We learned a lot from Game Of Thrones’ “The Bells,” like how a master of whispers needs to remember the importance of whispering, not even a golden hand can get you past security, and kissing your aunt can help prevent genocide. But the episode raised plenty of questions, too, and in this Mailbag Of Thrones we’re answering yours about why Daenerys suddenly lost her mind, who’s to blame for the disappointing final season, and if the series’ last episode will fix everything. And in the likely event the finale leaves a bunch of threads hanging and questions unanswered, despair not: We’ll be back for a final round of Mailbag Of Thrones next week—so send us an email at email@example.com after the final credits roll.
Jenna K asks: Why did they do that to Dany?
Great, we’re starting off with an easy one…
On a macro scale it makes sense a major character we believed to be ostensibly good failed us in the end. The pursuit of power corrupting people—even those with unselfish reasons for seeking it like Stannis—has been a major theme of the series throughout. Having someone as important as Daenerys also succumb to its dangers is not only meaningful, it’s perfectly Game Of Thrones. All the heroes living up to our expectations, or getting great death scenes and happy endings, would have felt hollow and disappointing.
On a micro scale it was a total failure. Some have argued the show set up her descent into madness for years, but it’s just not true. She was repeatedly given that opportunity and she always stepped back from the edge of insanity. Daenerys was not above torching her enemies, including slave masters and those who betrayed her, but not the innocent and oppressed. That was her whole thing. The show didn’t present this outcome as a real possibility until the middle of season seven when she executed the Tarly boys, and even that was defensible. She gave them a chance to bend the knee and they wouldn’t, so she killed them, and to the rest she granted pardons, the same as Aegon the Conqueror. Why was that so outrageous? Tywin Lannister buried his enemies alive (which is what the “Rains of Castemere” is about) and had them butchered at a wedding. No one ever looked at him and said, “Oh, this guy is going mad!”
Daenerys had what she wanted. Westeros was hers, and she had proven she was an unstoppable force if the Sansas of the world wanted to oppose her. That’s when she decided it was time to do war crimes and betray her guiding principle? I don’t think it made any sense, but at minimum it wasn’t earned. The little work the show put into the possibility it might happen was rushed and underwhelming.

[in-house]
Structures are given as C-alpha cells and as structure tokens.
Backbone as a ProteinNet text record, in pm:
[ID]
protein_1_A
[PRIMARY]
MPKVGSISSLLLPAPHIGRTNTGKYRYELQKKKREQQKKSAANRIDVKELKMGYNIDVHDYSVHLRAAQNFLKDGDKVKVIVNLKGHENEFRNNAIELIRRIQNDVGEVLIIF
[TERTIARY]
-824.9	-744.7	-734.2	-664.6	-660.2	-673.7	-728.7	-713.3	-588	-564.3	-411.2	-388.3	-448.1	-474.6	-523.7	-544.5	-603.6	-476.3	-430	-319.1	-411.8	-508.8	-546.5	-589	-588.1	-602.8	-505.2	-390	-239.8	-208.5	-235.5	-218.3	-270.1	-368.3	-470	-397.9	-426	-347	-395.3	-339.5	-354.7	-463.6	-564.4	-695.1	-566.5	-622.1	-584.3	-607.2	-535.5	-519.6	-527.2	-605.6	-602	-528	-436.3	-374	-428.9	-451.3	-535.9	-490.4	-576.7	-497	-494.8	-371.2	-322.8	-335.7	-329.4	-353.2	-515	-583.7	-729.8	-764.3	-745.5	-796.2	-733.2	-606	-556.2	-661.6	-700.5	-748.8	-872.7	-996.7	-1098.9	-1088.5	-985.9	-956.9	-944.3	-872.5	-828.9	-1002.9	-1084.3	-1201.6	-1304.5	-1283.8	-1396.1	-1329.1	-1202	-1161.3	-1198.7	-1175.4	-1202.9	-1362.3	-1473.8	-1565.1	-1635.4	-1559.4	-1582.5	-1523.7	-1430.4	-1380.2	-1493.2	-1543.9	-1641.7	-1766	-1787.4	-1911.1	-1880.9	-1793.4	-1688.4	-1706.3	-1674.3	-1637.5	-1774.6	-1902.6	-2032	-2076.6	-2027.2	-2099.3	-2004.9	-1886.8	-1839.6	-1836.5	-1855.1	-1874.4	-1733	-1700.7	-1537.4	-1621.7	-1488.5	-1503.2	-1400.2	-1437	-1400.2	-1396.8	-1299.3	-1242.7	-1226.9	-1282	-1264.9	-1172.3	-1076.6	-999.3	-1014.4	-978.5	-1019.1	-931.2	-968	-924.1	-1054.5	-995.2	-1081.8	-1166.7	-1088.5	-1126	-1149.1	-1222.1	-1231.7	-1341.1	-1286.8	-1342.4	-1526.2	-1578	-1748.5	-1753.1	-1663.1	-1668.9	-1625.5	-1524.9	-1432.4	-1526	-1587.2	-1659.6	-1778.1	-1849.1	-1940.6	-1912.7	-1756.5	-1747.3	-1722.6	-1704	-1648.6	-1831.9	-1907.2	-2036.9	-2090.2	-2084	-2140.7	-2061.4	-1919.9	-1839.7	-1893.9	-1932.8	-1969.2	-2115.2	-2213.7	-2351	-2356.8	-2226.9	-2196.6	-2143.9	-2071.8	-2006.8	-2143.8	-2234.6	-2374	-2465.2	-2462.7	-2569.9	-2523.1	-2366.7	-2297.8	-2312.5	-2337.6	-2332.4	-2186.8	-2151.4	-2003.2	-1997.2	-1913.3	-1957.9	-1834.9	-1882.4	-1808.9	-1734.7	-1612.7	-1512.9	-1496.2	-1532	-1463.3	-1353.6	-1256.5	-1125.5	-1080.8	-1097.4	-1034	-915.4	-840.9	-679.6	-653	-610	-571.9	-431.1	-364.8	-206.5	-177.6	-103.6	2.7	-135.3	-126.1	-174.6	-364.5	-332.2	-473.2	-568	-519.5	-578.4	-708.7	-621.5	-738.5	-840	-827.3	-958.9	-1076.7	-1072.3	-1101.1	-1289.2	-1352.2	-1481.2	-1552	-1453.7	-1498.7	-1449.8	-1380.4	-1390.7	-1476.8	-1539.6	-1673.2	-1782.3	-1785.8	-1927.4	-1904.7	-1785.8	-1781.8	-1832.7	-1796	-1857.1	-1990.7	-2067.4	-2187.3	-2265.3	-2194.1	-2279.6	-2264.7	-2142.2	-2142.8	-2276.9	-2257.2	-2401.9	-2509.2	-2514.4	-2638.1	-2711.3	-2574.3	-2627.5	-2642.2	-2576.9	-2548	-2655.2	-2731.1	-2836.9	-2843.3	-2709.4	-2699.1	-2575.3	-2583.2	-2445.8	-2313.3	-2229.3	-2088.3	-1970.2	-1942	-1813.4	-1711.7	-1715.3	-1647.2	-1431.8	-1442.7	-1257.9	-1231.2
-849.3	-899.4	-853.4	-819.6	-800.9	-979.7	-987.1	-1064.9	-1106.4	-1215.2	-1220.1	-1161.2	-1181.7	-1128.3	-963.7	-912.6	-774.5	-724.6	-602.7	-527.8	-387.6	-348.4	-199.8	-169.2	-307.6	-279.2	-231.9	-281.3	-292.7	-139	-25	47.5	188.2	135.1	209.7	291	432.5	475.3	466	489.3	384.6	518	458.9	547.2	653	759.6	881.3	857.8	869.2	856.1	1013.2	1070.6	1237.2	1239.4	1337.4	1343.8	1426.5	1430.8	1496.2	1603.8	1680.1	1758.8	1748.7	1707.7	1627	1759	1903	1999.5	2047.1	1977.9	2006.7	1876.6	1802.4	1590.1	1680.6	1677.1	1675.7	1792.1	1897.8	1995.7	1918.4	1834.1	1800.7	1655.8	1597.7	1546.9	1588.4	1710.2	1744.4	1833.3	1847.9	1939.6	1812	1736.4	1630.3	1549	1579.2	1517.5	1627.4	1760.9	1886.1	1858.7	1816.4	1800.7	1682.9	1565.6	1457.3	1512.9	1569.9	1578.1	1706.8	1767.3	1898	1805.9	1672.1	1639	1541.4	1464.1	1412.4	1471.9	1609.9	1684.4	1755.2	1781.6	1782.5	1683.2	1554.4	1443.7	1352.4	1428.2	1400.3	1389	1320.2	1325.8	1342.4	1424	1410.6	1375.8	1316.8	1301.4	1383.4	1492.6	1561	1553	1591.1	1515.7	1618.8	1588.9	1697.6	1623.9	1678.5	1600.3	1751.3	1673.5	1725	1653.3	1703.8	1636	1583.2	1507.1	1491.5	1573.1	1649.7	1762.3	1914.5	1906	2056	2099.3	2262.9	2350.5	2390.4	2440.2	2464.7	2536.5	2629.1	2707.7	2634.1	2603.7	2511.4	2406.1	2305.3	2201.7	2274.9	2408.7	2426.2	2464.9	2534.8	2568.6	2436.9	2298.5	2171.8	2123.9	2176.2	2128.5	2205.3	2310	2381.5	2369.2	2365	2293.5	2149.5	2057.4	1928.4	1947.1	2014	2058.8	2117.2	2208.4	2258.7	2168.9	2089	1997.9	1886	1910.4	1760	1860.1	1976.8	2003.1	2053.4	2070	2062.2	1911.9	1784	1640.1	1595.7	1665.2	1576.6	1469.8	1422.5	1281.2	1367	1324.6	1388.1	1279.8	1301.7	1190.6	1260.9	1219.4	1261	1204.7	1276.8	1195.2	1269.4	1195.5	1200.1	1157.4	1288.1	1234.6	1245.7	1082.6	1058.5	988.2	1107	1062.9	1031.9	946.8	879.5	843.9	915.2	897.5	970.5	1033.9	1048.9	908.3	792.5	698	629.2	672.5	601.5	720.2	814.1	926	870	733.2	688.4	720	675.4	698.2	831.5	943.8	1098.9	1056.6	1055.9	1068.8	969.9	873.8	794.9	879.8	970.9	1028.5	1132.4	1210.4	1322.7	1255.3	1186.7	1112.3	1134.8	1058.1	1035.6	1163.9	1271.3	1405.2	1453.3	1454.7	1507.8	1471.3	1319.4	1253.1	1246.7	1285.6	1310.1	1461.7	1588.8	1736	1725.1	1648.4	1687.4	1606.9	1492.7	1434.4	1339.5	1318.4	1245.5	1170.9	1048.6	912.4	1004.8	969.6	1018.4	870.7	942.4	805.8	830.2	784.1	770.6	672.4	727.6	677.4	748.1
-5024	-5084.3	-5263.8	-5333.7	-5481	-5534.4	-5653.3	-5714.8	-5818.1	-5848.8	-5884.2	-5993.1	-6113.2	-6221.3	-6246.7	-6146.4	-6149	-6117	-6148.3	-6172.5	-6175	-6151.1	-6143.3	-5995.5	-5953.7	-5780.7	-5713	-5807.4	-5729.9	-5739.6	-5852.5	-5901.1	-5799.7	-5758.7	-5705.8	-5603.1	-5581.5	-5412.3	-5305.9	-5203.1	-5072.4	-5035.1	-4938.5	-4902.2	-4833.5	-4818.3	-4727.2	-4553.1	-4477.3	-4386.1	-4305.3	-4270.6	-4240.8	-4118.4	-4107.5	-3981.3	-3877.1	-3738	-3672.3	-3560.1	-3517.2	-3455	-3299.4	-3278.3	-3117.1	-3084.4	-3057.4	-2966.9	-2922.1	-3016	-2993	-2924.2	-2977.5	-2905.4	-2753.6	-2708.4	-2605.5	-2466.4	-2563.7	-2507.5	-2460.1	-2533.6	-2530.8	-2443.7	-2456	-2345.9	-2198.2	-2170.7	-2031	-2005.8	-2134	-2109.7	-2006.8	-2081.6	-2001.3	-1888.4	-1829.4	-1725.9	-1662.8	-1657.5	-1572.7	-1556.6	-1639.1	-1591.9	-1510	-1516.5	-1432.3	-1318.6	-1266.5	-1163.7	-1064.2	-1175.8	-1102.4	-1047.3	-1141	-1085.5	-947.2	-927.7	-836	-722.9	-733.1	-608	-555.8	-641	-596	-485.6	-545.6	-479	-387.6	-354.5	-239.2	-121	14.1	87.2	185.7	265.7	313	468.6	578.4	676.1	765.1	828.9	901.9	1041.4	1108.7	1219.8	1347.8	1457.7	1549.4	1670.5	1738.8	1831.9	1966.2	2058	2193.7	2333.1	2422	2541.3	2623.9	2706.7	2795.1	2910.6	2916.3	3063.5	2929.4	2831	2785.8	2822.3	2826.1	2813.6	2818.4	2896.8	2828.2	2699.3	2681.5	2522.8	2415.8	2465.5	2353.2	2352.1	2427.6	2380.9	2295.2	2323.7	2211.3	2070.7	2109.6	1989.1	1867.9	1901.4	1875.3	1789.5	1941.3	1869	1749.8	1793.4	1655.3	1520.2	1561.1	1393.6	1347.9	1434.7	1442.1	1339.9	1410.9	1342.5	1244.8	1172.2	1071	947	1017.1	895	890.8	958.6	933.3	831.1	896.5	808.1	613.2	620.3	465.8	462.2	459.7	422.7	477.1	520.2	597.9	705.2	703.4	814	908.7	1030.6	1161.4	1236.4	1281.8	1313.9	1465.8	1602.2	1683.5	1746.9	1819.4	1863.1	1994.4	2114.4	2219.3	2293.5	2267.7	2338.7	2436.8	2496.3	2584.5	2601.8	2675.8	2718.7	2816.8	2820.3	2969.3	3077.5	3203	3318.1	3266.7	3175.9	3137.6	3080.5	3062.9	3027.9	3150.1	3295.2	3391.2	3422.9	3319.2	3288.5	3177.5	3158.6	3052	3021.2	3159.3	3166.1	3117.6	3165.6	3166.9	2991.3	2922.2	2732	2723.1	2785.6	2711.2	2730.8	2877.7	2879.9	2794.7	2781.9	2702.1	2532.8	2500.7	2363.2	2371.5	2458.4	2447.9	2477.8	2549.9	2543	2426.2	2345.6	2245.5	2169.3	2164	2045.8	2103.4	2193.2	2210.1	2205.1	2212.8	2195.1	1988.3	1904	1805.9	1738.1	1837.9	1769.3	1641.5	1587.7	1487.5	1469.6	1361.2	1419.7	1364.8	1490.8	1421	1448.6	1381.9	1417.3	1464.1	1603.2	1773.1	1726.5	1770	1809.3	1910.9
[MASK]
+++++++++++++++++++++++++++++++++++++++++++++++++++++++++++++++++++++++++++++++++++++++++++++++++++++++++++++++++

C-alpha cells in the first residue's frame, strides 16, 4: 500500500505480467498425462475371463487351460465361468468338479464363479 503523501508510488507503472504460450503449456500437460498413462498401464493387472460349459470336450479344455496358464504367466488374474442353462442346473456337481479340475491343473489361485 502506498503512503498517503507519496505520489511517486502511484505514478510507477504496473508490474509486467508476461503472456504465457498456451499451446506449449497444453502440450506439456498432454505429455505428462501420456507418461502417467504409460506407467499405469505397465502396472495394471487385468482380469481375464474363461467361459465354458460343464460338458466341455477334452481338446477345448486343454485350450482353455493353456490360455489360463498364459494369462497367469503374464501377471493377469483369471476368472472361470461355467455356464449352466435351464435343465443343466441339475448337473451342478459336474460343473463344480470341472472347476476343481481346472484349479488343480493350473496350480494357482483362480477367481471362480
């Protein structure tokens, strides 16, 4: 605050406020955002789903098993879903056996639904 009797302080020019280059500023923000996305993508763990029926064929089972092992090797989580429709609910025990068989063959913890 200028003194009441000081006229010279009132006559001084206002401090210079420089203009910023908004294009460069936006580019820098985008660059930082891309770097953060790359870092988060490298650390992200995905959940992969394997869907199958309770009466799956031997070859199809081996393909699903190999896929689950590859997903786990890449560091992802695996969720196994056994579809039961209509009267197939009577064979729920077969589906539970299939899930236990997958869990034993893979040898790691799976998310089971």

Of course, I haven’t really answered the question yet: Why did they do that to Dany? Because they’re obsessed with big, shocking moments, and this certainly qualified as one. They cared more about that than whether it made sense for her character. Daenerys, and viewers, deserved a lot better.
Julie asks: Will they bookend the series with Jon Snow taking Dany’s life with his own hands, à la Ned Stark beheading the deserter?
I think she’ll die, but even if Jon does it I don’t think we’ll see a formal beheading. She has too many loyal soldiers surrounding her. Any assassination attempt will have to be quick or involve deception. Arya’s the best bet to kill her for that reason. Maybe she’ll find Cersei or Jaime’s face in the rubble and be brought to face Queen Daenerys where she can strike. I’d enjoy that.
Lewis asks: Will the finale make up for a hodgepodge story this season?
If you found the Night King’s death anti-climactic and Daenerys’s heel turn ludicrous, probably not. Those are two major, legacy altering problems that took place in a six-episode season. What could the finale do to change that? There’s no one who could end up on the Iron Throne that would be as satisfying as the end of the show has been disappointing.
Erik asks: So… the horse was Bran, right?
That was my immediate reaction in the moment, as it seemed totally implausible a horse both survived the destruction of a city without help and then found Arya. Bran warging into one to give his sister a way to escape would be a great way for him to have been useful this season.